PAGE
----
Emotions and lower back pain–perseverance
Emotions and lower back pain is a topic that is often not as well communicated as it should be. This is similar to people who say they don’t know how to do research. Yet, if you think about it, research is an attempt to discover something. This is something that we all do everyday.
We Know More Than We Think
Here are a few examples of how we all do research in our daily lives:
- Decide which clothes to put on that are appropriate for the day’s activities.
- Decide what time to leave the house to reach your destination on time
- Figure out the most direct route to your destination.
Yes, we may not be aware of all the technical aspects of scientific research. However, we all have the capacity to understand what research means. So without going into notions full of bells and whistles, let’s examine how we are all in a position to understand emotions and lower back pain.
Our Language Says it All
Just think about some of the phrases that you have heard people use to describe how emotions affect appearance. This might be familiar:
- “He was so worried his hair turned gray overnight.”’
- “His face was red with rage.”
- “She was stooped over because of her depression.”
I could go on, but my point is that you get how emotions can impact on the physical.
Understanding The Chronic Experience
Years ago I worked as a member of a shipping crew for a sporting goods company. One day, as I was helping to unload the truck, I twisted something and was in pain for several weeks. The pain didn’t really disrupt my daily routine. It was just something that was annoying and, with treatment, it eventually went away. For some people, however, chronic lower back pain is more than an inconvenience. It’s always there. Simple activities, such as standing for more than ten minutes, or taking a walk, become major challenges.
Imagine Life in Pain
Imagine if all the things you do today could not be done without you suffering debilitating pain. It becomes easy to concentrate on what you can’t do rather than what you can do. It becomes easy to feel that you’re not in control of :
When you get up in the morning and it’s raining, what do you do? Well, you put a rain coat and you’re on your way. Not so fast, if you have lower back pain. The weather makes you feel worse.
Indeed, this feeling that one is not in control of his or her environment can lead to a sense of loss. One may feel that he or she is no longer the person they used to be. My mother, to illustrate, was a registered nurse. It didn’t go unnoticed by me that she was the energetic type who had two speeds: fast and faster.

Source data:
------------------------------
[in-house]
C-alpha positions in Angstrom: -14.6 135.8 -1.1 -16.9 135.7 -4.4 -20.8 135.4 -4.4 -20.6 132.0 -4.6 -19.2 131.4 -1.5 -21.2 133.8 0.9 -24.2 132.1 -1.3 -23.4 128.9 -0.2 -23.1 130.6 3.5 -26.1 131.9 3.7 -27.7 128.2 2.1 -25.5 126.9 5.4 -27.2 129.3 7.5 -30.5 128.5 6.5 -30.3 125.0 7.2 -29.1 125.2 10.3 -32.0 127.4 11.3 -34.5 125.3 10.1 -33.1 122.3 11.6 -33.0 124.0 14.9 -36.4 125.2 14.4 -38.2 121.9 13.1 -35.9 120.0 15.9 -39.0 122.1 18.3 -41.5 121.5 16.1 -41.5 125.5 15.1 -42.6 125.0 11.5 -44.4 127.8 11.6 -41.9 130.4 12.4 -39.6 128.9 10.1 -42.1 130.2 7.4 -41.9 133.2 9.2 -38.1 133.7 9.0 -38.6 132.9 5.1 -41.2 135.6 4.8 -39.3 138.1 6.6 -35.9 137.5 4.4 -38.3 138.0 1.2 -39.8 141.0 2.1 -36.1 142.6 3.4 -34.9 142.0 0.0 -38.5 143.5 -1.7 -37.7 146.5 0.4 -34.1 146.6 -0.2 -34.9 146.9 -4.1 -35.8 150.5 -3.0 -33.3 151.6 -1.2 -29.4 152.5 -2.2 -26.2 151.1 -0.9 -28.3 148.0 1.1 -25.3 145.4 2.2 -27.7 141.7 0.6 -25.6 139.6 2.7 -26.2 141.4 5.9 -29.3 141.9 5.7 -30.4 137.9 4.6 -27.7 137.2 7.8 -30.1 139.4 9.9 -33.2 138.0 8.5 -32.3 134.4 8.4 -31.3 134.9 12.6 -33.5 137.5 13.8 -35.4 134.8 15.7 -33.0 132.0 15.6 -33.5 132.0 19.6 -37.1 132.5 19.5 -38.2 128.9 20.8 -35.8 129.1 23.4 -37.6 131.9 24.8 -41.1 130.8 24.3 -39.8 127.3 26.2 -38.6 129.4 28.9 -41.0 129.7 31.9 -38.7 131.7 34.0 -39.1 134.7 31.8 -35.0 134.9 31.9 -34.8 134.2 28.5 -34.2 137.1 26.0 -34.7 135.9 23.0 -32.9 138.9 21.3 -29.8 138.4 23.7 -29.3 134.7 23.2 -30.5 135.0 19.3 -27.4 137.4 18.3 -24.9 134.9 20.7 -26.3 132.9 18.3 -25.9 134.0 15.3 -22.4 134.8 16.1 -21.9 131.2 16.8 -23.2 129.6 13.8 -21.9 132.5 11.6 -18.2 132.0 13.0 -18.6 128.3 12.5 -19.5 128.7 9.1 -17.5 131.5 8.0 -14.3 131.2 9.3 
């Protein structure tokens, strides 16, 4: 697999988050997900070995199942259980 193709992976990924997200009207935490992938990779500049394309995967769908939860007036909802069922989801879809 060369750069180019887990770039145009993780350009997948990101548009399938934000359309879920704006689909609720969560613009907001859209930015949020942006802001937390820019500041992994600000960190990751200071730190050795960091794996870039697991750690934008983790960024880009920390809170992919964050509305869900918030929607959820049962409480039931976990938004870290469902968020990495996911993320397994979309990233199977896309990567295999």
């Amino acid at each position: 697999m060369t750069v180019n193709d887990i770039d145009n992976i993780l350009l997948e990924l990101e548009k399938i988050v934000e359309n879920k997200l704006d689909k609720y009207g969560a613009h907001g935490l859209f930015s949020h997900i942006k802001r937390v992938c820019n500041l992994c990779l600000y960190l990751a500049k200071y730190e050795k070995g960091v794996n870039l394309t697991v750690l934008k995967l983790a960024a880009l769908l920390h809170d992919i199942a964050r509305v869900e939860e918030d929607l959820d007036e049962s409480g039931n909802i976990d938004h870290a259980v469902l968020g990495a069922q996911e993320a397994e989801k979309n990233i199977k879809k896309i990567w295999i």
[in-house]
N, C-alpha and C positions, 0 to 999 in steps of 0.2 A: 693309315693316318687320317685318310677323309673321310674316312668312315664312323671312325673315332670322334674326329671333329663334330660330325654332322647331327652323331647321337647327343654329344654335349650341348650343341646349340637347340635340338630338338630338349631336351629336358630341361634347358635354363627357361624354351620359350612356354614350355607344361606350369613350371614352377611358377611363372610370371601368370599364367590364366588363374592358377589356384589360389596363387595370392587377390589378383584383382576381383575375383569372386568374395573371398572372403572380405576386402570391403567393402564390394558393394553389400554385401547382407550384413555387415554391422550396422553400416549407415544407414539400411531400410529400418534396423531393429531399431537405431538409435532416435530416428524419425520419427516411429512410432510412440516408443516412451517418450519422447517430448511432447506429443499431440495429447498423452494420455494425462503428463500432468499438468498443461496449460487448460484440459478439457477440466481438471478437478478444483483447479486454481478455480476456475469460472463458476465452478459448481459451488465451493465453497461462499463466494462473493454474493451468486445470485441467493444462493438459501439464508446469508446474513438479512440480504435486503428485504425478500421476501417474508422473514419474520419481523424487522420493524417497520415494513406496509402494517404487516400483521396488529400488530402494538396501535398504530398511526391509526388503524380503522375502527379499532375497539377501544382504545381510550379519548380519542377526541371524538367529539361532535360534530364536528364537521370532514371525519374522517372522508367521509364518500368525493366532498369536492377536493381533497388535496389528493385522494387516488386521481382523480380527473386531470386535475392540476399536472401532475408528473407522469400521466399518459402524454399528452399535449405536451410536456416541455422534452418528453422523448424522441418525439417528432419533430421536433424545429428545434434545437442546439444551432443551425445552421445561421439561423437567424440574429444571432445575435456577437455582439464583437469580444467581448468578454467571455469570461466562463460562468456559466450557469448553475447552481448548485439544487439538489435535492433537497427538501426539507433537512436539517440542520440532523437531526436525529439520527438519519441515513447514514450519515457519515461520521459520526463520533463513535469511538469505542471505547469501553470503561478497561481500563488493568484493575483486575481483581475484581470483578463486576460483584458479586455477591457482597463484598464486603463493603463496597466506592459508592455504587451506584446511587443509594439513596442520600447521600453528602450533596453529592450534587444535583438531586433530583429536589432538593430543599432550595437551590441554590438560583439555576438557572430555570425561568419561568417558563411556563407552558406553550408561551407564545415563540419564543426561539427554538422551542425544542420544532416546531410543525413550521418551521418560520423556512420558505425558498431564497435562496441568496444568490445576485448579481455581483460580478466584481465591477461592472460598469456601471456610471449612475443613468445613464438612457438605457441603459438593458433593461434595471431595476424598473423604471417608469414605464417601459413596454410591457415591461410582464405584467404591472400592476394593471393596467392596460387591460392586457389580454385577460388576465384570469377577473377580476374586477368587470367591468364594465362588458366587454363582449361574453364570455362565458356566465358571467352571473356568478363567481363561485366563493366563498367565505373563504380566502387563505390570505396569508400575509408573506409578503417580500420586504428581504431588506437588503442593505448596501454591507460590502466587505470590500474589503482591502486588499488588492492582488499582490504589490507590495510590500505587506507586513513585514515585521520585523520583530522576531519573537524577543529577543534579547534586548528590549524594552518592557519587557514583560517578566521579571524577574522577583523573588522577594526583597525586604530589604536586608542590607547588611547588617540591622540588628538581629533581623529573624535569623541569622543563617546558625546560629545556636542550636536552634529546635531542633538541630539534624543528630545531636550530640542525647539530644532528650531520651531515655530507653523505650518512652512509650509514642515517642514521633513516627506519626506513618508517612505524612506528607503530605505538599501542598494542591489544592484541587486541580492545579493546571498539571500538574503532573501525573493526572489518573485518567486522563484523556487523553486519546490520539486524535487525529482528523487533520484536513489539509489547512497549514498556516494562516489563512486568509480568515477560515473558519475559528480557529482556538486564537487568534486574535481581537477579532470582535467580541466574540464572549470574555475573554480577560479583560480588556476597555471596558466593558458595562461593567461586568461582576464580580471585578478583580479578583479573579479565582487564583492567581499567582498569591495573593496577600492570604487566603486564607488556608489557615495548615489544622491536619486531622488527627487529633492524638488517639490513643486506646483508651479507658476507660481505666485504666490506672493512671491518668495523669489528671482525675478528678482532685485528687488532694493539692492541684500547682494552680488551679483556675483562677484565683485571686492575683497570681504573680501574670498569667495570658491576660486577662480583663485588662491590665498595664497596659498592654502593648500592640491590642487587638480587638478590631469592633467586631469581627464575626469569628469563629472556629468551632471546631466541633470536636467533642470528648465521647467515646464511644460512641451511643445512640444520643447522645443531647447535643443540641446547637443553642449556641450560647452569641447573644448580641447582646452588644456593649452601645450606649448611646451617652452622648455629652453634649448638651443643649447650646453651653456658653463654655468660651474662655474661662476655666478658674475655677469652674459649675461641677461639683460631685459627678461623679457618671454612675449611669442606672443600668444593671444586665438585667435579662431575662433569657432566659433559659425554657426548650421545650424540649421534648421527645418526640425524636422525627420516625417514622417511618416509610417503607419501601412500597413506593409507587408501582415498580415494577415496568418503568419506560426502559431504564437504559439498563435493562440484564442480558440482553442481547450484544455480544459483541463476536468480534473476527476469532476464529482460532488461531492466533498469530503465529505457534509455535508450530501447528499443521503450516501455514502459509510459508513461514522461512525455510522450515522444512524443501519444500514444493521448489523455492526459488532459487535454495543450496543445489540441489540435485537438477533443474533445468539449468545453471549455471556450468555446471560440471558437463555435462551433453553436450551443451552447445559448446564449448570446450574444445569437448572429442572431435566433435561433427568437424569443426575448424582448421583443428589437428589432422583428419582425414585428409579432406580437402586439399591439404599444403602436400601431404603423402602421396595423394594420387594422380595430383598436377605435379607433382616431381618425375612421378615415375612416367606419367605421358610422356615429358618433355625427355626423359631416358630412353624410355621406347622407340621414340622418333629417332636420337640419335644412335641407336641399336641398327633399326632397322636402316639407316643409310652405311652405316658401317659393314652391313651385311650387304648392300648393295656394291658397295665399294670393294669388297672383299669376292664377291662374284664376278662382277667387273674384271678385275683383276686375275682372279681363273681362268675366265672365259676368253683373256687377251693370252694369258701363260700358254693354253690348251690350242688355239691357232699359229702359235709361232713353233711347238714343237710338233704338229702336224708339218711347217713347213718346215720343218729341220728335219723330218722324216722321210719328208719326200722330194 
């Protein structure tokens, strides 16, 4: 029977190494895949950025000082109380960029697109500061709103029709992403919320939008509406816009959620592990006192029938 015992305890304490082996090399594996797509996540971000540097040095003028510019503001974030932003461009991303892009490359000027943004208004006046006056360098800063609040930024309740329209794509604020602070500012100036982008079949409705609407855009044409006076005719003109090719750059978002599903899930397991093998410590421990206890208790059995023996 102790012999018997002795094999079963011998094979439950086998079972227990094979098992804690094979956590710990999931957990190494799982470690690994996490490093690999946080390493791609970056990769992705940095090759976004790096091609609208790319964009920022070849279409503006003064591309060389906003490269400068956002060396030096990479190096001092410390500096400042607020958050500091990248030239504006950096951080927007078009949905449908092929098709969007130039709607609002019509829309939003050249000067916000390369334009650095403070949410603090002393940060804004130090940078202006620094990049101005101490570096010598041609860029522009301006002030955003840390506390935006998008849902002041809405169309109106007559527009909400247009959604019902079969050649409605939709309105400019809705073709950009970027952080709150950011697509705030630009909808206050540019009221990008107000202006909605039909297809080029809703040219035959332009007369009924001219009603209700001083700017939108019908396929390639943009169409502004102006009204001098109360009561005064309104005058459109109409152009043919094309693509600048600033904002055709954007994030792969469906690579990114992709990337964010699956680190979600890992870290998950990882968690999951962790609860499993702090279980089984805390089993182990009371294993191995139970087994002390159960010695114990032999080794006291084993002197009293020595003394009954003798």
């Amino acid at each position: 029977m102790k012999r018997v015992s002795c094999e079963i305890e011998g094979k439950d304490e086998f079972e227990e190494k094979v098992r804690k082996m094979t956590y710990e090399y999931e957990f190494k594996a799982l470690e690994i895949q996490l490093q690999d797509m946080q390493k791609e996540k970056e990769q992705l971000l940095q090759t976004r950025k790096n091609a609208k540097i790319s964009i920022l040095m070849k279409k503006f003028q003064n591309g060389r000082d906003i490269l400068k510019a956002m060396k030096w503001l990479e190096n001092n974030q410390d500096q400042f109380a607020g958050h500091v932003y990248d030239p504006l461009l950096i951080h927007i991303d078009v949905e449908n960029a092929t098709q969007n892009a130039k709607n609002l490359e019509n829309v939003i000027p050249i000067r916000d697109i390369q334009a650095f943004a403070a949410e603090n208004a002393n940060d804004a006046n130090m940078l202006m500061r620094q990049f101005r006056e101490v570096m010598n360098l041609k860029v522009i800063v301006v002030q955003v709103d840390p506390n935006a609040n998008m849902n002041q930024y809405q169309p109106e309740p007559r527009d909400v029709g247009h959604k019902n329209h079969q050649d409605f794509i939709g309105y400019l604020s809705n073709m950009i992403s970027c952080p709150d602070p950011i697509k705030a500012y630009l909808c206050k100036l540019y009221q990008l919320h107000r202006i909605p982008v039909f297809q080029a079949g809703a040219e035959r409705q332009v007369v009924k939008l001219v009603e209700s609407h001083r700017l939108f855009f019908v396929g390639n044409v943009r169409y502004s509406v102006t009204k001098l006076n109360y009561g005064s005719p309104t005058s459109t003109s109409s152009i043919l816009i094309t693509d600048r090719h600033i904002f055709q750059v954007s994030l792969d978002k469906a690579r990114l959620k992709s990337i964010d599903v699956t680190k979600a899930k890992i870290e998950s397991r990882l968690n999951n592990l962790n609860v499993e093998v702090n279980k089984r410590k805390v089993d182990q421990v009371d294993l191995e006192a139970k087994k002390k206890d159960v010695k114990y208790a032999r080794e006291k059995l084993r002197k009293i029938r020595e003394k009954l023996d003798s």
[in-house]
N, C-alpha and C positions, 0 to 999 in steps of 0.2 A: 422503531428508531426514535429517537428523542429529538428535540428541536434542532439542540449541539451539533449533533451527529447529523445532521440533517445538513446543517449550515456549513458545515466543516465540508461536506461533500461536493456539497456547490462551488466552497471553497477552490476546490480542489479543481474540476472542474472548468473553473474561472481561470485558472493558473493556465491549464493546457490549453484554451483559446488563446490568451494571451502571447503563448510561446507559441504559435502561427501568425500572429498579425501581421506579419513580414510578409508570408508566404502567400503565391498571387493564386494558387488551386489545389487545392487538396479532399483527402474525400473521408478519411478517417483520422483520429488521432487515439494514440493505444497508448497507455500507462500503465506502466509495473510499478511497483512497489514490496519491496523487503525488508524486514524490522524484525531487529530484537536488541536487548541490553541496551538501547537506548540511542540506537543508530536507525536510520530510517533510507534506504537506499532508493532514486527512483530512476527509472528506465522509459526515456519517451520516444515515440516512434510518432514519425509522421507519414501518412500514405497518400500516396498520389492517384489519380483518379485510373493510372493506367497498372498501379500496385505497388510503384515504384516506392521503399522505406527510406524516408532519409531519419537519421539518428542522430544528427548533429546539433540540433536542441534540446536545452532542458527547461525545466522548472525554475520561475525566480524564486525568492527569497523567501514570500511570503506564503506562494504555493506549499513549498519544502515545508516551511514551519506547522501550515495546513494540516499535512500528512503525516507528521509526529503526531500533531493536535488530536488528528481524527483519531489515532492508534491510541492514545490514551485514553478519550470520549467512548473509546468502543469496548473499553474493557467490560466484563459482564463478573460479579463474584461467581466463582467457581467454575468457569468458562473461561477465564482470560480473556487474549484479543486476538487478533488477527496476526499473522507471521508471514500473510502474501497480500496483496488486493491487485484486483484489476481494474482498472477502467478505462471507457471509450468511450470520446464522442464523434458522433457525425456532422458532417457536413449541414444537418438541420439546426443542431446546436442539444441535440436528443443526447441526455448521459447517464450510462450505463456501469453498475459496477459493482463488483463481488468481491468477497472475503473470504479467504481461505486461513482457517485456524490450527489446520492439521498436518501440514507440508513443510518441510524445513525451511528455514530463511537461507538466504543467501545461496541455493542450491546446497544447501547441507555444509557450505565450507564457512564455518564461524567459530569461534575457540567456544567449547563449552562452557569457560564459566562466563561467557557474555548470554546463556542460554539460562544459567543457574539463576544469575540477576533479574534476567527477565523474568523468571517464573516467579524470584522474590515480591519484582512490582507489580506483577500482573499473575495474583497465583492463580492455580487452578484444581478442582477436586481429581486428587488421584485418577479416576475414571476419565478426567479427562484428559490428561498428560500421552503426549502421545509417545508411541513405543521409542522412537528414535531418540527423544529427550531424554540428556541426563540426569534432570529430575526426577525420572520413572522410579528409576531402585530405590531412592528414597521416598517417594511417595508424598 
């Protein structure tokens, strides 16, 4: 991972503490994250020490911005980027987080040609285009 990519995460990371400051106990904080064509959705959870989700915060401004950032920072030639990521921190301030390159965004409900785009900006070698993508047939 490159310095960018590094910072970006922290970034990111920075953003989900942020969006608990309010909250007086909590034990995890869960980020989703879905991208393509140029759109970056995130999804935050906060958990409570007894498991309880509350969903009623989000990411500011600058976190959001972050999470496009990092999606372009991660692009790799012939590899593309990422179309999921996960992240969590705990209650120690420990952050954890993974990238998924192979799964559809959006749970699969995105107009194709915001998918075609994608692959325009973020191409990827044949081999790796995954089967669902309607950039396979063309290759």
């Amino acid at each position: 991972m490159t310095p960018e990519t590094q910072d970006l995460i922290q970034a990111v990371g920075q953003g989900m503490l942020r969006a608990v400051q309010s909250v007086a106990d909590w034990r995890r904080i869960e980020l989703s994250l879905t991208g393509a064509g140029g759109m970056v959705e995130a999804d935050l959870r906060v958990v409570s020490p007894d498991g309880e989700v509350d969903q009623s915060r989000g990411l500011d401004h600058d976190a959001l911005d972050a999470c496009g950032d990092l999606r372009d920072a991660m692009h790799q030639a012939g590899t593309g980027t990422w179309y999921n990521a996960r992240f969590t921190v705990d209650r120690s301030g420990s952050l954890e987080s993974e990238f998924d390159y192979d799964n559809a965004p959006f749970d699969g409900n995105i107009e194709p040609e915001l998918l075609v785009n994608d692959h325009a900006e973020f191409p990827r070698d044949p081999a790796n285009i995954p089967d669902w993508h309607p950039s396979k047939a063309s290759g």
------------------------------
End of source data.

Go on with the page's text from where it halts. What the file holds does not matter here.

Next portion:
The Slow Walk
Now, years later, she needs a cane to help support her when she walks. I know that she feels the loss of independence. I can see it when we walk together. She’s frustrated that I have to slow down so she can catch up.
Catching Up and Persevering
It’s hard for people suffering from daily pain to focus on their assets and not liabilities. Yet, that’s exactly what they have to do in order to persevere. Let’s get back to my mother. She still has one of the best organized mind of any person I have ever known—perhaps it’s all that training she did as a nurse. In any case, when it comes to problem solving that involves organizing and time management, she’s top notch. Her ability to help others become better focused individuals has helped those people successfully handle financial, personal, and family issues.
Understanding The Whole Human Being
Perseverance in the midst of daily pain comes from understanding that we are all defined not only by our liabilities but also by our skills. A math wiz, even with a bad back, doesn’t lose his or her ability to teach us the basic rules of statistics. Emotions and lower back pain can best be understood when one realizes that his or her unique skills also makes them who they are. We can help loved ones achieve that realization by showing them how we appreciate the value that they bring to our lives every day.
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